These are not good things about Uber.

    ETA: Unless, of course, you think that having an extremely cheap and efficient service is the only consideration here.

    Auckland • Since Nov 2006 • 10629 posts Report Reply

  • Lynn Yum, in reply to simon g,

    I agree. Employers keep demanding overseas migrants to fill jobs because a) they don’t want to pay higher wages and b) they don’t want to train up staff, they want off-the-shelves solutions. It is the growth-at-all-cost-damn-the-consequence mentality.

    I was listening to a RNZ Checkpoint segment on Friday, talking about how Auckland eateries can’t find enough qualified staff. Their argument for more migrant work force is that the Auckland taste buds will be the loser if they don’t get more migrant workers. I thought it was BS. If you don’t bother to train up people, or pay higher wages, of course people are going to leave. Or the eateries can try something new, like giving their most valued workers a small ownership stake to tempt people to stay.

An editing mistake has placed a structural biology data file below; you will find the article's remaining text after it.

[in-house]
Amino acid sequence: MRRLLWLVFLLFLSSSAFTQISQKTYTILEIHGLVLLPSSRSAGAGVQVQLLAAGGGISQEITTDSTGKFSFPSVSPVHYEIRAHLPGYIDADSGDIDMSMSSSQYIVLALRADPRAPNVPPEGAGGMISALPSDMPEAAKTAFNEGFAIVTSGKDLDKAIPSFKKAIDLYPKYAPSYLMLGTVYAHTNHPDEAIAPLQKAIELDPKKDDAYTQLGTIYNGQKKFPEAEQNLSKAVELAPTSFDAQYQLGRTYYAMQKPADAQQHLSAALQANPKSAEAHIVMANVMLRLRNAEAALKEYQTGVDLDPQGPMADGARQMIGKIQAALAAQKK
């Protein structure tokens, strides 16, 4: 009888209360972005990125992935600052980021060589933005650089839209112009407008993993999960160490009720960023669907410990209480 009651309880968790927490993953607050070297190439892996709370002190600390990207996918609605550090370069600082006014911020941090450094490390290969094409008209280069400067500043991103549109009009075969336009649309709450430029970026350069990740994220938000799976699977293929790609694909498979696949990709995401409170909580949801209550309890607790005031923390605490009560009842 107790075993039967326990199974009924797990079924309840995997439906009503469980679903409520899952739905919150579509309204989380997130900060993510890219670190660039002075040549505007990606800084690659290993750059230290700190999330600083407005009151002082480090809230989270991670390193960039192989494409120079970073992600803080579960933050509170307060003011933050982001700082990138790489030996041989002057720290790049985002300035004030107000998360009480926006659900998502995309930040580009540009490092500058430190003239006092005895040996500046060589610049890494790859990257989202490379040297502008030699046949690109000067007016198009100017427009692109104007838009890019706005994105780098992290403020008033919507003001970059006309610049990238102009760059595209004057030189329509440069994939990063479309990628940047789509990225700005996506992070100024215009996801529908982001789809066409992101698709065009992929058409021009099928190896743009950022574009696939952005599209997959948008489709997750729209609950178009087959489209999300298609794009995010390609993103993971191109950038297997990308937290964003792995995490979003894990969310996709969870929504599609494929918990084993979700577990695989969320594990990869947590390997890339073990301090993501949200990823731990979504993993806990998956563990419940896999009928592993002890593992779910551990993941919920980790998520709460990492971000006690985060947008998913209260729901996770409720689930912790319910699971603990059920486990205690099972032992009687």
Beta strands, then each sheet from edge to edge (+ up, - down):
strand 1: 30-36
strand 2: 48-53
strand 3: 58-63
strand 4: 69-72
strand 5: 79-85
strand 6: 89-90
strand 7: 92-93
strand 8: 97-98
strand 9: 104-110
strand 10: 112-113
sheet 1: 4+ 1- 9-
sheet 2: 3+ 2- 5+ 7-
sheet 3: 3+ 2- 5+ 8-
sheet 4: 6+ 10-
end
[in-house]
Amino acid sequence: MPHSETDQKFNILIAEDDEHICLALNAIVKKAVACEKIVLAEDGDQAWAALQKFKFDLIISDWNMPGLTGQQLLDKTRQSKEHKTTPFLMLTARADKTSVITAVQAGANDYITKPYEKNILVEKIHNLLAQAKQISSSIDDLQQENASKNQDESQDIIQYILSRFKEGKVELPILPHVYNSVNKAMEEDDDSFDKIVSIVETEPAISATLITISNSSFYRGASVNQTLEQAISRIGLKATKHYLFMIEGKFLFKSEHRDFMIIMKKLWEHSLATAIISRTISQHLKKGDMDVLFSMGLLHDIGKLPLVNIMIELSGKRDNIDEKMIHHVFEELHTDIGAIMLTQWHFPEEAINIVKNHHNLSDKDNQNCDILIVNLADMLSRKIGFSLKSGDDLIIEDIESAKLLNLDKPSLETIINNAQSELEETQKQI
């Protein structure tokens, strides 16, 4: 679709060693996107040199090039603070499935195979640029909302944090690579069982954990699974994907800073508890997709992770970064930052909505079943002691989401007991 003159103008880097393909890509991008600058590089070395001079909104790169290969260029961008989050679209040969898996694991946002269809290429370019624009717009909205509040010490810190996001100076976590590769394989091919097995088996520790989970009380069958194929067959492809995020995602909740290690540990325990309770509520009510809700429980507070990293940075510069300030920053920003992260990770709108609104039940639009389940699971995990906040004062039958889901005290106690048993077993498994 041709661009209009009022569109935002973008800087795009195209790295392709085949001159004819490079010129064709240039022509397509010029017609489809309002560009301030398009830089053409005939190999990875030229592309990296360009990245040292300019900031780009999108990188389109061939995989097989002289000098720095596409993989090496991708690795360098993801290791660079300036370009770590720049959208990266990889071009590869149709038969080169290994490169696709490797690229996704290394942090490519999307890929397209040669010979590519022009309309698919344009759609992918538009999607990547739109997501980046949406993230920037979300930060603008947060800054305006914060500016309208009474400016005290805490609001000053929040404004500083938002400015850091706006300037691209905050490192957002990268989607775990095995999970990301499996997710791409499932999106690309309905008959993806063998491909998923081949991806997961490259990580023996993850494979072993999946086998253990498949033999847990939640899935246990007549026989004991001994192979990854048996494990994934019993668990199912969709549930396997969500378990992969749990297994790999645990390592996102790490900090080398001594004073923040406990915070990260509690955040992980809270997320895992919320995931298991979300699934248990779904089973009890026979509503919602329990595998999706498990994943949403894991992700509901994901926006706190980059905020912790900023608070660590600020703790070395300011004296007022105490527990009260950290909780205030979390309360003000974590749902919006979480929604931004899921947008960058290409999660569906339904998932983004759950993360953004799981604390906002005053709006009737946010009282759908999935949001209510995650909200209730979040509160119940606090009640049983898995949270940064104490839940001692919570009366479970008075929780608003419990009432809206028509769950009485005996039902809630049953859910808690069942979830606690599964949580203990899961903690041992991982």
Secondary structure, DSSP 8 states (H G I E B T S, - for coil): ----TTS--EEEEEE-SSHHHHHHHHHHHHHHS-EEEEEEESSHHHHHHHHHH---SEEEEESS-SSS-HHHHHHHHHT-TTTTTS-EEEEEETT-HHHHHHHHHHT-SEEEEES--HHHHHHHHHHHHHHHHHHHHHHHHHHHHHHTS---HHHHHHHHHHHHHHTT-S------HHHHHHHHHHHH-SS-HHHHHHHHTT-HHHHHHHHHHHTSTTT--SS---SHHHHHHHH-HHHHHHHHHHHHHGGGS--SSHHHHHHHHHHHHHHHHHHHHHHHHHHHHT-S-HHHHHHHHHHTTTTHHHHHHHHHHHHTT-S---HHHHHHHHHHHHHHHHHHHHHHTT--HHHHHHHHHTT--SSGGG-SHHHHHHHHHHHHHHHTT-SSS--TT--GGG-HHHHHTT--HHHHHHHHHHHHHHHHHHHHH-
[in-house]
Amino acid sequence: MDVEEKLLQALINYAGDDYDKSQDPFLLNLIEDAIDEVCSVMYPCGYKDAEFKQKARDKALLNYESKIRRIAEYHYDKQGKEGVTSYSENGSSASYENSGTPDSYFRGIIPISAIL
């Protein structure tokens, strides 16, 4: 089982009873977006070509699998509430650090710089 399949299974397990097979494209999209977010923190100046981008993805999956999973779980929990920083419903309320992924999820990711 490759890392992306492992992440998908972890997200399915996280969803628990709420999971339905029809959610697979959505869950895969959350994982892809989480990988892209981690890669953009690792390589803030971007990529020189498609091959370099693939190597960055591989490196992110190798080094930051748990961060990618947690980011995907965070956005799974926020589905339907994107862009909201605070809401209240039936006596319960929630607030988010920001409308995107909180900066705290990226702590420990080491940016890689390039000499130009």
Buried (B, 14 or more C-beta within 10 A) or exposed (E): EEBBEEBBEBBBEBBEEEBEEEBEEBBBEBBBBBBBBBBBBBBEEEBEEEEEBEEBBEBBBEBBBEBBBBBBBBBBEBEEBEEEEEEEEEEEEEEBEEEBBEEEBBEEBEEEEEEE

If it is to choose between eating more fish-and-chips but better paid workers, and more exotic meals but with lower wage workers, I would rather choose the former.

    Auckland • Since Dec 2016 • 38 posts Report Reply

  • Russell Brown, in reply to Peter Davis,

    (1) What has really changed on the migration stats? The key thing is people (rightly) mention "net migration". We are not necessarily getting a whole lot more people flooding in. The big change is that fewer NZers are leaving and many more are returning. So, the net figures are up. The target is therefore not necessarily those coming in (e.g. "foreigners"), but rather the fewer who are leaving (or returning).

    That's not really what the Herald figures on permanent long-term arrivals and departures show. For all countries, arrivals from NZ citizens have risen slightly in the past few years, while long-term arrivals from non-NZ citizens are trending up sharply. NZ citizen departures are down significantly though.